6. Bottle the Finished Kombucha: Measure out your starter tea from this batch of kombucha and set it aside for the next batch. Pour the fermented kombucha (straining, if desired) into bottles, along with any juice, herbs, or fruit you may want to use as flavoring. Leave about a half inch of head room in each bottle. (Alternatively, infuse the kombucha with flavorings for a day or two in another jar covered with cheesecloth, strain, and then bottle. This makes a cleaner kombucha without "stuff" in it.)
7. Carbonate and Refrigerate the Finished Kombucha: Store the bottled kombucha at room-temperature out of direct sunlight and allow 1 to 3 days for the kombucha to carbonate. Until you get a feel for how quickly your kombucha carbonates, it's helpful to keep it in plastic bottles; the kombucha is carbonated when the bottles feel rock solid. Refrigerate to stop fermentation and carbonation, and then consume your kombucha within a month.
8. Make a Fresh Batch of Kombucha: Clean the jar being used for kombucha fermentation. Combine the starter tea from your last batch of kombucha with the fresh batch of sugary tea, and pour it into the fermentation jar. Slide the scoby on top, cover, and ferment for 7 to 10 days.

15 comments:

Sada Vee said...

So, no recipe after all? For a beginner kombucha maker, that sucks. I needed a step-by-step! Oh well....

Emily von Euw said...

Haha it is in the link. Click on "The Kitchn" in the post. She provides excellent step by step directions that I couldn't improve on.

Emily von Euw said...

Okay to save some confusion and frustration I've copied and pasted the recipe with a few adjustments into the post =)

envirodiet said...

I've never had kombucha... I hear many people praise it but I'm scared of fermented and mouldy things (tempeh freaks me out), if it's not soy sauce. One day I WILL try it, though.

Susanne Drazic said...

I'd like to try making kombucha one day. Thanks for sharing all this great information.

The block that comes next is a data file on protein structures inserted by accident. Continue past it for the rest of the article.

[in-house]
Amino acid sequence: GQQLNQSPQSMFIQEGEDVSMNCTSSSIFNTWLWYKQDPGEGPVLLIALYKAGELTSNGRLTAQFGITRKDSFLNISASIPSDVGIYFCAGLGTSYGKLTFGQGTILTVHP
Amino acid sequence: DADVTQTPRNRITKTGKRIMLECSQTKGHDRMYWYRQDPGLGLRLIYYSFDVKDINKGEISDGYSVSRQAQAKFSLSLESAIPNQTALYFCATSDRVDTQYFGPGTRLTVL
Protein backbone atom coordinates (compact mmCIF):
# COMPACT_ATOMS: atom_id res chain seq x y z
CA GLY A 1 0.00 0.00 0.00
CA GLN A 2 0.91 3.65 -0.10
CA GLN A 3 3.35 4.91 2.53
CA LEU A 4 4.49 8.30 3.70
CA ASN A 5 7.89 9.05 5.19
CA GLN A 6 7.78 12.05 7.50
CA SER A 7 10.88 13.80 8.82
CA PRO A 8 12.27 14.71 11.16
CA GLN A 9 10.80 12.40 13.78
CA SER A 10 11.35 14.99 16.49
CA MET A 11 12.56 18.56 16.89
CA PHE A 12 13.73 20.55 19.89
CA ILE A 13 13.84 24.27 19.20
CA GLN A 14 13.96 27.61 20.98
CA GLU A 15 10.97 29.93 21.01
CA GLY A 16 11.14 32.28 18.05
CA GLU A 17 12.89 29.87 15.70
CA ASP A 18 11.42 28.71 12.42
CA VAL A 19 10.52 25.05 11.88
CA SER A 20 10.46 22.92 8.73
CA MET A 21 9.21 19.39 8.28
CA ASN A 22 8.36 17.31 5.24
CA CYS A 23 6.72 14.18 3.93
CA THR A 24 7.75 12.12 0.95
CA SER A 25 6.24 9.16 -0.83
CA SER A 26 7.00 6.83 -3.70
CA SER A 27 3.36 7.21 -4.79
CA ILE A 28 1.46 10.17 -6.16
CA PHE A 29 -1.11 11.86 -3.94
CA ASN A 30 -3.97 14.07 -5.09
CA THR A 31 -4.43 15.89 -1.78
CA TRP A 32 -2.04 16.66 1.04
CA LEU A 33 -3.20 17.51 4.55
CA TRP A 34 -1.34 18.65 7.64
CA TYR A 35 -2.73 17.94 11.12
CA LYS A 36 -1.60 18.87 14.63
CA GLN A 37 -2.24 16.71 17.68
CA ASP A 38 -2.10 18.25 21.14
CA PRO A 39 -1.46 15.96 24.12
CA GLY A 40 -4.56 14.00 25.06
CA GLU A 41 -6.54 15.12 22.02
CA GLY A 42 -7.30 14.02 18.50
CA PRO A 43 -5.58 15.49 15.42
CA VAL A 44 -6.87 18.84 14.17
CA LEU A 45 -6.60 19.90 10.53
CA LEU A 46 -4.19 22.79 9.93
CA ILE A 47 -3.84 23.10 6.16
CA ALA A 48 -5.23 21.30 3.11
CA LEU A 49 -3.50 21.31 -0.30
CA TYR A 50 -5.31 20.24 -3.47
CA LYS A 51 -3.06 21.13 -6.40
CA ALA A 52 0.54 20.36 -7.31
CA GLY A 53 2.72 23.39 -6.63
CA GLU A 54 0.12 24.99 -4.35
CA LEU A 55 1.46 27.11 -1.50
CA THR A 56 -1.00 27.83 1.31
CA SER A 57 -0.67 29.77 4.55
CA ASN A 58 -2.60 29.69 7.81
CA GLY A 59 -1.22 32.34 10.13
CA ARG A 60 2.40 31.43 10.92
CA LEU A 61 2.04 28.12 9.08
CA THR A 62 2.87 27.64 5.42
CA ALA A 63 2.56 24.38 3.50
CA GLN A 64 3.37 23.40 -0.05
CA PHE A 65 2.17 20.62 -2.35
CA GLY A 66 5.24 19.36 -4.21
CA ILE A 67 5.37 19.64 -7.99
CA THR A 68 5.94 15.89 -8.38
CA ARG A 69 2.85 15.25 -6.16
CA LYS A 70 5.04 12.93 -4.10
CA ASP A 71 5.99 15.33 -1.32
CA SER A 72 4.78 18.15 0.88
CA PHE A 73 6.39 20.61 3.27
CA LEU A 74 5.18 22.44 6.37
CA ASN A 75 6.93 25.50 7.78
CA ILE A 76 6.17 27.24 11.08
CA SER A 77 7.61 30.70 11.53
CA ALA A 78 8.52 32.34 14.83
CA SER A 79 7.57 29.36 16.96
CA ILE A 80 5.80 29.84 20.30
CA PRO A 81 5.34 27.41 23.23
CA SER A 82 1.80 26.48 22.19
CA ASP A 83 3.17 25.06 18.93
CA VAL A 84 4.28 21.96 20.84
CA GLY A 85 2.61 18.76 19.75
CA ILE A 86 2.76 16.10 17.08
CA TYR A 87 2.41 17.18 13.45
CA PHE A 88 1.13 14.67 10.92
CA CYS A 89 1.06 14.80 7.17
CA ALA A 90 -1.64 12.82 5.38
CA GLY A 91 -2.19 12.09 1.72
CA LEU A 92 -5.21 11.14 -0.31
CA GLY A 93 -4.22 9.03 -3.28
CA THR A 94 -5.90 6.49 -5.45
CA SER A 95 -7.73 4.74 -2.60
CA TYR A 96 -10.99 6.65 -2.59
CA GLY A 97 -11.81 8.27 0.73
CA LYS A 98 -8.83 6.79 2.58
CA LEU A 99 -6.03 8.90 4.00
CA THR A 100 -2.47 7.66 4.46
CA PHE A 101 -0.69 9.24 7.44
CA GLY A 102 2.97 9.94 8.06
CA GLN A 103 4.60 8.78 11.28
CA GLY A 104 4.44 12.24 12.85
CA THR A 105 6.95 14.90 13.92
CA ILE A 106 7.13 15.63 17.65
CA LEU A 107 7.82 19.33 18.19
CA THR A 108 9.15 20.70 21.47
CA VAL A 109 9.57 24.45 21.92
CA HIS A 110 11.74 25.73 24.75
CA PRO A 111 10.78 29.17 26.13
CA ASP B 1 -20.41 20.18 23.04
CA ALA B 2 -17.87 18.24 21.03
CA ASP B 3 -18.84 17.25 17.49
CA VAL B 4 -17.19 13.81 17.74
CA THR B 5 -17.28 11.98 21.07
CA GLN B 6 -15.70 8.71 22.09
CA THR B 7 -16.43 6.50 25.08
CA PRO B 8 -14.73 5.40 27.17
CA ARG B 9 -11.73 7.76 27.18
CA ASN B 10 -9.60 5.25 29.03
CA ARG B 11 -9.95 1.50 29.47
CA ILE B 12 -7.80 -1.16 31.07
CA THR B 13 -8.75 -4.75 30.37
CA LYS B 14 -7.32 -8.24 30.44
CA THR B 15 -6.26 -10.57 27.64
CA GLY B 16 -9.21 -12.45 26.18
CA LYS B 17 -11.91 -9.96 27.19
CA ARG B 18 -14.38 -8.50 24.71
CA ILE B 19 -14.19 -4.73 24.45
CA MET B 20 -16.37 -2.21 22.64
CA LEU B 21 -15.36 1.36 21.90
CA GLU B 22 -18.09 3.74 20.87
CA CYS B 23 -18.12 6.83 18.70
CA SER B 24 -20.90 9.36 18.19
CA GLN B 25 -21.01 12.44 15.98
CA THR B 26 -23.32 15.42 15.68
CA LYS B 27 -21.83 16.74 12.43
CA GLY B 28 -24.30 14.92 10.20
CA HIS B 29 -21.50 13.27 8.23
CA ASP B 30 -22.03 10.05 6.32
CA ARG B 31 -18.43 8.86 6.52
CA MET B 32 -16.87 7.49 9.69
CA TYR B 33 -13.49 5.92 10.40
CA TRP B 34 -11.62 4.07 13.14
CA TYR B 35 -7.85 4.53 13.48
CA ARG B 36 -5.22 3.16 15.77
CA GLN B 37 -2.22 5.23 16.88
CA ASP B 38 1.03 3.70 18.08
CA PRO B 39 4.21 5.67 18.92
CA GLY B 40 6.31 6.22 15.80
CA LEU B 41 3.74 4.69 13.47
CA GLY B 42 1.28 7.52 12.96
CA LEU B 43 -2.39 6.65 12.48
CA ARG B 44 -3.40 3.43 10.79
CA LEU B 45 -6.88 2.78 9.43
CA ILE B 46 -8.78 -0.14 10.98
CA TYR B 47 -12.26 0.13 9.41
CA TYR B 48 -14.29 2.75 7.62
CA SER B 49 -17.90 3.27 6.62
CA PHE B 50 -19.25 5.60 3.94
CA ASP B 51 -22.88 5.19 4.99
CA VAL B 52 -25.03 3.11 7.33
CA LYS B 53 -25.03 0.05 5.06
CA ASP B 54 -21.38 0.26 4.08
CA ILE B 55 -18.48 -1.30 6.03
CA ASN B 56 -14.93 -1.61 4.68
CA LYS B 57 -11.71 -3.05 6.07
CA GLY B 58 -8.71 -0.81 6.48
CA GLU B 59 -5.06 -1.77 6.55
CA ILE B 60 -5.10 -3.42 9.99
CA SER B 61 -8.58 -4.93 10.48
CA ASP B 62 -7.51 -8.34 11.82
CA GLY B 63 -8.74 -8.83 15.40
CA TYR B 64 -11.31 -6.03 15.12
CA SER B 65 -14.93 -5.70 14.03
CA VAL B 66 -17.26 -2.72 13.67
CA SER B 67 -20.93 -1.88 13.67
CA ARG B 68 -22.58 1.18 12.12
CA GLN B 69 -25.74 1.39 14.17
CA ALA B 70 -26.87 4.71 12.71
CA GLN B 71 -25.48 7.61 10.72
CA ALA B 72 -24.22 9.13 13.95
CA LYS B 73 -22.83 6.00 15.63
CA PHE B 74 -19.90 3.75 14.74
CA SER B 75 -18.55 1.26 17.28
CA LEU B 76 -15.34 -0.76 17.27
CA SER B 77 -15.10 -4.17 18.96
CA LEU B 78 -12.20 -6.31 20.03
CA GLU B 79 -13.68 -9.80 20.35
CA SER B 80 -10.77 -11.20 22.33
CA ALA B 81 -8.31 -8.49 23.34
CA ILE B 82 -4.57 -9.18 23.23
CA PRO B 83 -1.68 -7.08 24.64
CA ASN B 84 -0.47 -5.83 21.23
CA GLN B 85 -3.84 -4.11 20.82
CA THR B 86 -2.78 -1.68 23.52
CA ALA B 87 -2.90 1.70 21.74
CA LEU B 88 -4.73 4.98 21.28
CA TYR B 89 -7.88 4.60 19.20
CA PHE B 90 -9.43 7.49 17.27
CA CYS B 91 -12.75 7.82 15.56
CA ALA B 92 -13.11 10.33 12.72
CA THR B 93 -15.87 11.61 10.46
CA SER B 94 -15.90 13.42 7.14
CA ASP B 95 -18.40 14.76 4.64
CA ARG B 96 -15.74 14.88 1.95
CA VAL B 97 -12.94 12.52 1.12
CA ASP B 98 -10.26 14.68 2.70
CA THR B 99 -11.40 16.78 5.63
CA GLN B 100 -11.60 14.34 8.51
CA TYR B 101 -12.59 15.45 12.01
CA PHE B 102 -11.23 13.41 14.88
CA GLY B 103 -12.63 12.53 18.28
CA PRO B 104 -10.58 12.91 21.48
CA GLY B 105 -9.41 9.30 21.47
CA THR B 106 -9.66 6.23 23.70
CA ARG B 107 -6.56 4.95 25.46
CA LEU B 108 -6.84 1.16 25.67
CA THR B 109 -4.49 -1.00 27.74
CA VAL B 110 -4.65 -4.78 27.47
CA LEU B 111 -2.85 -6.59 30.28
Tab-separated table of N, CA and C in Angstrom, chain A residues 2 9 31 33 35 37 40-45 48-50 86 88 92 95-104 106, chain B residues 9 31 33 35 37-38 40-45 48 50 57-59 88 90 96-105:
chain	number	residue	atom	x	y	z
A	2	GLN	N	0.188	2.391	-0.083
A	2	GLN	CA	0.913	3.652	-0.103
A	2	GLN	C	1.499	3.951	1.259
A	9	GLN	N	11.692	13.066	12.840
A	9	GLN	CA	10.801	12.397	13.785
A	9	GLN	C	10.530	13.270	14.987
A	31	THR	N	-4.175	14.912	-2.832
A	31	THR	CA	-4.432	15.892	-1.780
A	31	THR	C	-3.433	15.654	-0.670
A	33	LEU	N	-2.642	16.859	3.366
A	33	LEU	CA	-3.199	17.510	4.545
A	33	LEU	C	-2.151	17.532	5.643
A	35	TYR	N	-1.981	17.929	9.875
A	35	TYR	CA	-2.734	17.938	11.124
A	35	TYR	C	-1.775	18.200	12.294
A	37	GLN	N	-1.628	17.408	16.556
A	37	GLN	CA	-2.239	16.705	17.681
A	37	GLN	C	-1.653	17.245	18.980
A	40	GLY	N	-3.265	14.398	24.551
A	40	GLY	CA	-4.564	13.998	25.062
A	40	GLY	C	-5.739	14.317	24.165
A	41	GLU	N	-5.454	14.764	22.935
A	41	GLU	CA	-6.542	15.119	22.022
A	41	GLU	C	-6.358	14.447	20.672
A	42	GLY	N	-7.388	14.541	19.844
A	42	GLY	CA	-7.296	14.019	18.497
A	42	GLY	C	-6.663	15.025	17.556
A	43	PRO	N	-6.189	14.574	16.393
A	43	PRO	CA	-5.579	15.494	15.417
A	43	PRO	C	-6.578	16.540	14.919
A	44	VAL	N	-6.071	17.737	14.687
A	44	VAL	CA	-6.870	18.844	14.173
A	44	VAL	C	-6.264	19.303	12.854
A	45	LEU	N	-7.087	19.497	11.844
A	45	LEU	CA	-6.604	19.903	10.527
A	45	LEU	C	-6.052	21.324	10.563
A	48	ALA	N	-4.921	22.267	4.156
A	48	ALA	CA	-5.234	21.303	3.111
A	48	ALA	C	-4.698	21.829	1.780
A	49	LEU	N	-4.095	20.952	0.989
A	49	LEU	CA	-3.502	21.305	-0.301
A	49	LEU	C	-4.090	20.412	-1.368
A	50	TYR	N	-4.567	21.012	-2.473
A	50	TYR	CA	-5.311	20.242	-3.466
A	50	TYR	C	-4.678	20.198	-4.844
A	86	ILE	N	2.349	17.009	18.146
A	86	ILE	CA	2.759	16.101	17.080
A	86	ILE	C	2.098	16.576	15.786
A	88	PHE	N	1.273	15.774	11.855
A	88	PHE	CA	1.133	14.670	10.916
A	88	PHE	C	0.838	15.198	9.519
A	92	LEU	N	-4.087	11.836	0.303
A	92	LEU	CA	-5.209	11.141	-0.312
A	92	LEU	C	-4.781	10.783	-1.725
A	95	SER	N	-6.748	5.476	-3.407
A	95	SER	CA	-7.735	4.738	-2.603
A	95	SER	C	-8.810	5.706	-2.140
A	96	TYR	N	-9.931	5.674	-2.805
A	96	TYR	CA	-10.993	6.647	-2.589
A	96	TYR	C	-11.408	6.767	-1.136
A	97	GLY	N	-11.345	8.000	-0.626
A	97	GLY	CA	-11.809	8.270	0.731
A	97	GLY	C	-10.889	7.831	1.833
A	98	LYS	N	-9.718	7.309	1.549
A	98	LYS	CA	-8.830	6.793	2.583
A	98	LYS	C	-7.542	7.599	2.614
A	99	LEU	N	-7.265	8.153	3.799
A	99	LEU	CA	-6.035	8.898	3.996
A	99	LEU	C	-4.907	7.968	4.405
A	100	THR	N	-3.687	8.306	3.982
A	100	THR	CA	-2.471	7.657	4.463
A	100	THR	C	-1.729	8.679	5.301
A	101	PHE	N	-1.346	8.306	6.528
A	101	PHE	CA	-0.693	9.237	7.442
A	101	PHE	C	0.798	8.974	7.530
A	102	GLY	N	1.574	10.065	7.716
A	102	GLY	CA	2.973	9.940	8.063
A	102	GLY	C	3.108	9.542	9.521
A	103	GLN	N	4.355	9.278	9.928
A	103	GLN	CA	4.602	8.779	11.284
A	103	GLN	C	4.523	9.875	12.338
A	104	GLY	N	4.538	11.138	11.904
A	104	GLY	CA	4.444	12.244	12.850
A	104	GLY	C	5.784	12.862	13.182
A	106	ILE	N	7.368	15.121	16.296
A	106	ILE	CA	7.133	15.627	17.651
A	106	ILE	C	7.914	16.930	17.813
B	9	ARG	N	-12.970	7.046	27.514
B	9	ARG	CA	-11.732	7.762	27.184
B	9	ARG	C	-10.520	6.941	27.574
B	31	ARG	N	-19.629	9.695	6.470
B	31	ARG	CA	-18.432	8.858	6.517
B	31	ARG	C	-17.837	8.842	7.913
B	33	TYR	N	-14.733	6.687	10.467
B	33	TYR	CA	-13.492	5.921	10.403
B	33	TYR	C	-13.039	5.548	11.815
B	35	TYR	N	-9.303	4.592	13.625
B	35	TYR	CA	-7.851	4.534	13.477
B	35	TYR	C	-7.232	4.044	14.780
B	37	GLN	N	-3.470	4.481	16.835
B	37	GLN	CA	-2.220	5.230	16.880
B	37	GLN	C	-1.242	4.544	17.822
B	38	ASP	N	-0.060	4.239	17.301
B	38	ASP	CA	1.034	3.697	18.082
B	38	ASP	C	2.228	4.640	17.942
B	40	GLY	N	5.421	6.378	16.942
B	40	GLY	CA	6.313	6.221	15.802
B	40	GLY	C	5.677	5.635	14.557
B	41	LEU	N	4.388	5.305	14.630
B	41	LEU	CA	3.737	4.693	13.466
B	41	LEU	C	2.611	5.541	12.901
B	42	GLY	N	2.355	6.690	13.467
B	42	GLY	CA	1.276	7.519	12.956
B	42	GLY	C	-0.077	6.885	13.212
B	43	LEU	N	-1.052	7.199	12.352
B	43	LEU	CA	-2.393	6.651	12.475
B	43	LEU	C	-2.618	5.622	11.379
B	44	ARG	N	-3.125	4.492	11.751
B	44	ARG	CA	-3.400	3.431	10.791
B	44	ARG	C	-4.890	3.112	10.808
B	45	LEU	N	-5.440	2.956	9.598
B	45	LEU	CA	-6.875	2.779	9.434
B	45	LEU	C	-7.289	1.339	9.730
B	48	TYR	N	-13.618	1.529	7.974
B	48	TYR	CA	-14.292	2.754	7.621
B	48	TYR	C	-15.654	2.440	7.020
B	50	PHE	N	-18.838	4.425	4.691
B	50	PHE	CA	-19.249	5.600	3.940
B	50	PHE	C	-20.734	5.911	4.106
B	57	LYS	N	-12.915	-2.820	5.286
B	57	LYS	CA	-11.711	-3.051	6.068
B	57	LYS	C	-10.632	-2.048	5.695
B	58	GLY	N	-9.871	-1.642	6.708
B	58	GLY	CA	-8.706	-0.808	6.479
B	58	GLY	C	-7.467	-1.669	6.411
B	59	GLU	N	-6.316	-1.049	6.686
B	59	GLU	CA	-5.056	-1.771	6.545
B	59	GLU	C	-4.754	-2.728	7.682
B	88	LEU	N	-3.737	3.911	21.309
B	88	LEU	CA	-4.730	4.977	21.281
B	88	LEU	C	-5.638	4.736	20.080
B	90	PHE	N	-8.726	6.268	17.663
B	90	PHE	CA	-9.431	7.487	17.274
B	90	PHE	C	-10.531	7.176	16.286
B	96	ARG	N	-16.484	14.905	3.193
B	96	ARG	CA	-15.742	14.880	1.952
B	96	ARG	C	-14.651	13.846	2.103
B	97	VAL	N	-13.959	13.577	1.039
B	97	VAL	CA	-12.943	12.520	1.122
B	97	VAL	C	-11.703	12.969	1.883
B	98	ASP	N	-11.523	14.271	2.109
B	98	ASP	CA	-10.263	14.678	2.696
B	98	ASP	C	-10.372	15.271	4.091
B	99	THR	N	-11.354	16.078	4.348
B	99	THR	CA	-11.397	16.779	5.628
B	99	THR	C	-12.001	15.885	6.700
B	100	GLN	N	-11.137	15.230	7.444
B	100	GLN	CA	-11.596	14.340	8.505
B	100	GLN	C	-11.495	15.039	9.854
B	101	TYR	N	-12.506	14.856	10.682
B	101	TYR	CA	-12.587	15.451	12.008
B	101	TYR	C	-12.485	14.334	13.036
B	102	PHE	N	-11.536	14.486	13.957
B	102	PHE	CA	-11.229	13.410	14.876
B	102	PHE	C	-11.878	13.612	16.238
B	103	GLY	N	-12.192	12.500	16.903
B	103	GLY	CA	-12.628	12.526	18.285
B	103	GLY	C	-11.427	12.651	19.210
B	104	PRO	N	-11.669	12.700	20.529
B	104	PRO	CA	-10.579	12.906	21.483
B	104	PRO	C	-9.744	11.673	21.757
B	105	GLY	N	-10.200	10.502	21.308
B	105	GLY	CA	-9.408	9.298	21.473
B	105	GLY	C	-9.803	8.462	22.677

Koko said...

Emily, I'm ddddddddyyyyyyiiiiiinnnnngggggg to make my own Kombucha! Where'd you get your little scoby from!? I was debating buying one online from some random person...but are there other options?

Sada Vee said...

Sorry to have made you do that!! I hate hopping around tho (I'm VERY lazy!!) HA HA! Thanks tho for paying attention to my whining!! And thanks so much for the recipe!!!
X
Sada

Nat @ The Apple Diaries said...

What a great idea to add Goji berries! A love potion indeed ;)

Elise said...

I lovve raw honey! But, I would strongly advise against using raw honey for kombucha! I've tried it with both my kombucha & water kefir and it ended up killing the good cultures :( Raw honey contains its own colony of bacteria that could kill the beneficial effects of the kombucha.. I use raw honey for everything else, but don't want anyone killing their scobys :)

Emily von Euw said...

Oh hmm... thank you for that, Elise. Useful information! I'll mention that in the post.

Renard Moreau said...

[ Chuckles ] This one has my stamp of approval; I LOVE the tea aspect!

May I point out that vegans don't use honey, but I am sure that there are other vegan-friendly sweetners that people can use. I recommend, stevia.

Thank you for another enjoyable and informative post!

Miliany Bonet said...

I've been wanting to try kombucha & hear its great. Instead of using honey or agave, I recommend using coconut nectar because it is a healthier alternative to all these sweeteners such as honey, agave & stevia. i actually wrote a post about the benefits of coconut nectar & why it is the best sweetener out there. http://rawveganliving.blogspot.com/2013/01/agave-nectar-vs-coconut-nectar-secret.html

great post by the way;)

Consuela Vanantwerp said...

OMG! My cousin introduced me to the wonders of kombucha. At first, I was hesitant to drink this because I was not sure if it was safe or not. But then, he told me that drinking kombucha has countless benefits, so I listened to him. Though it tastes sour and can get you sort of drunk (I drink at least 2 glasses, straight), if you drink it continuously or frequently, in time, you’ll be feeling its benefits.

Emily von Euw said...

Yes!! In total agreement =D

Lucas Moore said...

Thanks for kombucha recipe. It is really a healthy drink. I will surely try it. Your post is really superb. Goji berry tea has several health benefits which makes it a popular drink among its users. This tea is also known as organic tea and is available in many flavors.
Goji berry juice